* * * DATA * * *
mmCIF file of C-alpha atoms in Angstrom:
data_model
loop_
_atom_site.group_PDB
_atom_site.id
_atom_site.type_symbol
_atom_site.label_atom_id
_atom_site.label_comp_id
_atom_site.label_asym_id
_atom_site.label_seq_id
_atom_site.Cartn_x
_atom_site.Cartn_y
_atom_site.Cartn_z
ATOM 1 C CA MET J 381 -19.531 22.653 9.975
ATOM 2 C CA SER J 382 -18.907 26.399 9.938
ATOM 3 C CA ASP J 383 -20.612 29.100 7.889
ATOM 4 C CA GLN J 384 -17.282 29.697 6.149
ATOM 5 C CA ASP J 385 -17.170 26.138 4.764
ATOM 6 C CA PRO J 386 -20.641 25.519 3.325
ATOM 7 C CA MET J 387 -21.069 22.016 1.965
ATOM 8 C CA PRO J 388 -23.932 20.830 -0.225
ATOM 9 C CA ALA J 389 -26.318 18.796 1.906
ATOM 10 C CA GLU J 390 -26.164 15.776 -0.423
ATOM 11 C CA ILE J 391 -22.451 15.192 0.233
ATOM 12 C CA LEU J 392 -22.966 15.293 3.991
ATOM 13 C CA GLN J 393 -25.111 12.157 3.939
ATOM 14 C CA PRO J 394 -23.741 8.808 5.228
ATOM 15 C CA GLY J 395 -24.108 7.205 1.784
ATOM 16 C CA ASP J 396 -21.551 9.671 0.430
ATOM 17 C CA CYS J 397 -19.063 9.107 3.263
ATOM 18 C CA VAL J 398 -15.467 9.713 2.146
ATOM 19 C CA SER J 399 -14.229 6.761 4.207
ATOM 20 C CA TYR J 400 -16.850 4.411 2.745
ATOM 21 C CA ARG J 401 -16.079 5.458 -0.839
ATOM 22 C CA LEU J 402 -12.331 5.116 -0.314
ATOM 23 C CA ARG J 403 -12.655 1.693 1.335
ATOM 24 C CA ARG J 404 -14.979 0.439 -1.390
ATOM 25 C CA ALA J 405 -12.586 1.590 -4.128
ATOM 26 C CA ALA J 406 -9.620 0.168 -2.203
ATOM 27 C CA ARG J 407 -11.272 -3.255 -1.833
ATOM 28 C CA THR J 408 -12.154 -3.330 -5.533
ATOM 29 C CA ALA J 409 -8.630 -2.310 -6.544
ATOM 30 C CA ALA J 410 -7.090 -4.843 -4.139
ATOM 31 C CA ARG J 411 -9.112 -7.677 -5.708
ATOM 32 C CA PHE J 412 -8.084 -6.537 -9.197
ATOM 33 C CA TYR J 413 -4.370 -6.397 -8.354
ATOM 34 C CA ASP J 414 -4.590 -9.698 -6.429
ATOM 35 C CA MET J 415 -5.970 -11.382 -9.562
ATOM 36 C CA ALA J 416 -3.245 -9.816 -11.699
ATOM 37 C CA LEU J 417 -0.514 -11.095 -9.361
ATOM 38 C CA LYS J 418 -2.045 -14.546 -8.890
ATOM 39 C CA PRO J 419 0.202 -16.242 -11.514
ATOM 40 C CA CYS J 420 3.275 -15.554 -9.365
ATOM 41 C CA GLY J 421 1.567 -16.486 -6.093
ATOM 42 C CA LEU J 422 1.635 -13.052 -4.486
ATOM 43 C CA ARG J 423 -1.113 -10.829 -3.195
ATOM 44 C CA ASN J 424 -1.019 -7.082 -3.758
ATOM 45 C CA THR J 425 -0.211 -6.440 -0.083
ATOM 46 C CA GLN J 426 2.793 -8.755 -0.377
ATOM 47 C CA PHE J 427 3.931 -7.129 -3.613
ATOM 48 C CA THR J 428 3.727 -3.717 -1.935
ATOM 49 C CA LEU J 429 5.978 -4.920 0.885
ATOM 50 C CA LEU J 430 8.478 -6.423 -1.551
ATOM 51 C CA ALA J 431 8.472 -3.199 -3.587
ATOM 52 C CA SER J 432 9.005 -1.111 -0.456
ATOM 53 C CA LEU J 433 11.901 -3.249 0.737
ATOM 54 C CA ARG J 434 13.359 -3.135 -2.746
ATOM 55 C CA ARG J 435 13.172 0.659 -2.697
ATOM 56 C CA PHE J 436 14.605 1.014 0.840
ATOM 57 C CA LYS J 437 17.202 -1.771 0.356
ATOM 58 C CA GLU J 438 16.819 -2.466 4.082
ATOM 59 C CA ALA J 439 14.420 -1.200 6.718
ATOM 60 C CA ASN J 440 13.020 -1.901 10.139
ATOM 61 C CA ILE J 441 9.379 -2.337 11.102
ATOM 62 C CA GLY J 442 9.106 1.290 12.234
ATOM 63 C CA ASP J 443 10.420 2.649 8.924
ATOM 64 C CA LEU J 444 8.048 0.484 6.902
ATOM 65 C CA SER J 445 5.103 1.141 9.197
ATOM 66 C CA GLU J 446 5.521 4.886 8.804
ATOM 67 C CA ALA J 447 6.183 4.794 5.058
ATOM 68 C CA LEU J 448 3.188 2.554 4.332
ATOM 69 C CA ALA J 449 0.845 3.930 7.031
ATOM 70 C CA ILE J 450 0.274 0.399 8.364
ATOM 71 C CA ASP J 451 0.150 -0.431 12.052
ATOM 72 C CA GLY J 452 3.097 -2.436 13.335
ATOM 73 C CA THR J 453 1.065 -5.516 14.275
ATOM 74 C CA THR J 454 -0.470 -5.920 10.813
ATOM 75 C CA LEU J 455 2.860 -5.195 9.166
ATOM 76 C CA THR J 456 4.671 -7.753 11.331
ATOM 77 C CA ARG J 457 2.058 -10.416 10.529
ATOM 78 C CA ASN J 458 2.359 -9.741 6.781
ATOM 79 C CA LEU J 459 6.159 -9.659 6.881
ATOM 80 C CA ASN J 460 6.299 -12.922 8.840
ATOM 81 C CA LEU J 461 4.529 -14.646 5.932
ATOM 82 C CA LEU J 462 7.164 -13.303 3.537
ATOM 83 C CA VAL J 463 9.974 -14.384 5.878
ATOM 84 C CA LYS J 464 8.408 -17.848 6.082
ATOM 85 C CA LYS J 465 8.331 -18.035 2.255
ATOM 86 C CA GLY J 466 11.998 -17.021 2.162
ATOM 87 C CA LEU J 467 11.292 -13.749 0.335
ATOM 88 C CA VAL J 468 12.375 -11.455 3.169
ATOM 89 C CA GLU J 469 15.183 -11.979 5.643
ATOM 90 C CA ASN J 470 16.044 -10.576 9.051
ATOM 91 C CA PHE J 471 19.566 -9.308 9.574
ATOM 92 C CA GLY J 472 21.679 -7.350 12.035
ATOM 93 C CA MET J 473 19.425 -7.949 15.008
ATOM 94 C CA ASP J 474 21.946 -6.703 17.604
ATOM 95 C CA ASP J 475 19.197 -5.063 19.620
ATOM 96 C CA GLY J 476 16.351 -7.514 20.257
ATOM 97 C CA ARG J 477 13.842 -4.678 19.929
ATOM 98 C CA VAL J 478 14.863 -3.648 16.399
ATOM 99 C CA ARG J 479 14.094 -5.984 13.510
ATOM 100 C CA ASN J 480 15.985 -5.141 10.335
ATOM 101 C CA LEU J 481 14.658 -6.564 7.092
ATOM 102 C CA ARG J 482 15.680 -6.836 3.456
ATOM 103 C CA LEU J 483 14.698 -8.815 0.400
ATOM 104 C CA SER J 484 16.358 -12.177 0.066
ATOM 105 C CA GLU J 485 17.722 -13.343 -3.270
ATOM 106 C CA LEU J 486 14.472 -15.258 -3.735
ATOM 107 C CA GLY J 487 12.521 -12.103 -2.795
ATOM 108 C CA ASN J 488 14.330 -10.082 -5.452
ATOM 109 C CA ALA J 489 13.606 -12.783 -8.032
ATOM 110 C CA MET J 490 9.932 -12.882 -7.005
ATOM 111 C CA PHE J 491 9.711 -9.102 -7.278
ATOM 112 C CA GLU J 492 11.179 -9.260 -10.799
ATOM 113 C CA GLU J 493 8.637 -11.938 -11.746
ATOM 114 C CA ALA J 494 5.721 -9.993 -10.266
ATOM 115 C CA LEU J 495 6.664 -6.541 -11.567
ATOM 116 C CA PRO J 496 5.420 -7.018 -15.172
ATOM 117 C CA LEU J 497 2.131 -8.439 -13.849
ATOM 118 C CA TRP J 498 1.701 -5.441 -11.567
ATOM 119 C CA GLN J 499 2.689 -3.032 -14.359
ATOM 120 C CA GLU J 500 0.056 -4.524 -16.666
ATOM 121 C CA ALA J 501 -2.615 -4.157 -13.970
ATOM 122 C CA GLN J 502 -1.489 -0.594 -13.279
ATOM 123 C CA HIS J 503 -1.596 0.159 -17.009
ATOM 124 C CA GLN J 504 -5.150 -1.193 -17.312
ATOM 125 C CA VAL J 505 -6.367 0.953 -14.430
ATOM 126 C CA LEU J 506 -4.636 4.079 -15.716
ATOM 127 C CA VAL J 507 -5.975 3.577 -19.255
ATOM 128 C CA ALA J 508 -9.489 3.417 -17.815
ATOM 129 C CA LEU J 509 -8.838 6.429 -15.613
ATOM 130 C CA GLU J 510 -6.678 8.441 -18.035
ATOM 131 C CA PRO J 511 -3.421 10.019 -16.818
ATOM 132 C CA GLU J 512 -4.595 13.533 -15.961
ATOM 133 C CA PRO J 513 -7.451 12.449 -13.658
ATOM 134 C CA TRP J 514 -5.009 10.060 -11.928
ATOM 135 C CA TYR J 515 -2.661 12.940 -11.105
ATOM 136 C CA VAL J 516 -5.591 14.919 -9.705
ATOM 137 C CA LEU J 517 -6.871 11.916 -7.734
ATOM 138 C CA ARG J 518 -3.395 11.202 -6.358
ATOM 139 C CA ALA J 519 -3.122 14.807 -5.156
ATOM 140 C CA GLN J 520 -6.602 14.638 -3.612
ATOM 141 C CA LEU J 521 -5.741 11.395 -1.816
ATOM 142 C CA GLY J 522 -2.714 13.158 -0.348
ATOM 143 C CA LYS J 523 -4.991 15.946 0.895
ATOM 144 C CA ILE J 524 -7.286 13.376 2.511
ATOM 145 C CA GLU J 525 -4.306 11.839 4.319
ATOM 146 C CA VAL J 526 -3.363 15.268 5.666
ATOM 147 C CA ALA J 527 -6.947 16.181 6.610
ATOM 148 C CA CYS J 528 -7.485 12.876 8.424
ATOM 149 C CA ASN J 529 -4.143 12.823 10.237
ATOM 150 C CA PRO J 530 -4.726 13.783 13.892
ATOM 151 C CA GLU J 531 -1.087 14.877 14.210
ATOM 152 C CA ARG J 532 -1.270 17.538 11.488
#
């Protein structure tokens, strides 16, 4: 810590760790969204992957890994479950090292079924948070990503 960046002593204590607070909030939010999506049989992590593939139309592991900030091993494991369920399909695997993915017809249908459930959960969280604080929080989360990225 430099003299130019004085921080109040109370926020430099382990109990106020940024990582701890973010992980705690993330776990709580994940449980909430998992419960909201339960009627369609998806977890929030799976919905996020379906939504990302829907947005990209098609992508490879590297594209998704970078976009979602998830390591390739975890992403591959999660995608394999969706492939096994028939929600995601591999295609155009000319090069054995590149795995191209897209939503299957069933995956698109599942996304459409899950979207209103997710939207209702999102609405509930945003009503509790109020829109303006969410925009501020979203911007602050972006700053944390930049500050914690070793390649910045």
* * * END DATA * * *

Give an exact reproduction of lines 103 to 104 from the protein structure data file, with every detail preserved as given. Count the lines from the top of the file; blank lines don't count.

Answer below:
ATOM 90 C CA ASN J 470 16.044 -10.576 9.051
ATOM 91 C CA PHE J 471 19.566 -9.308 9.574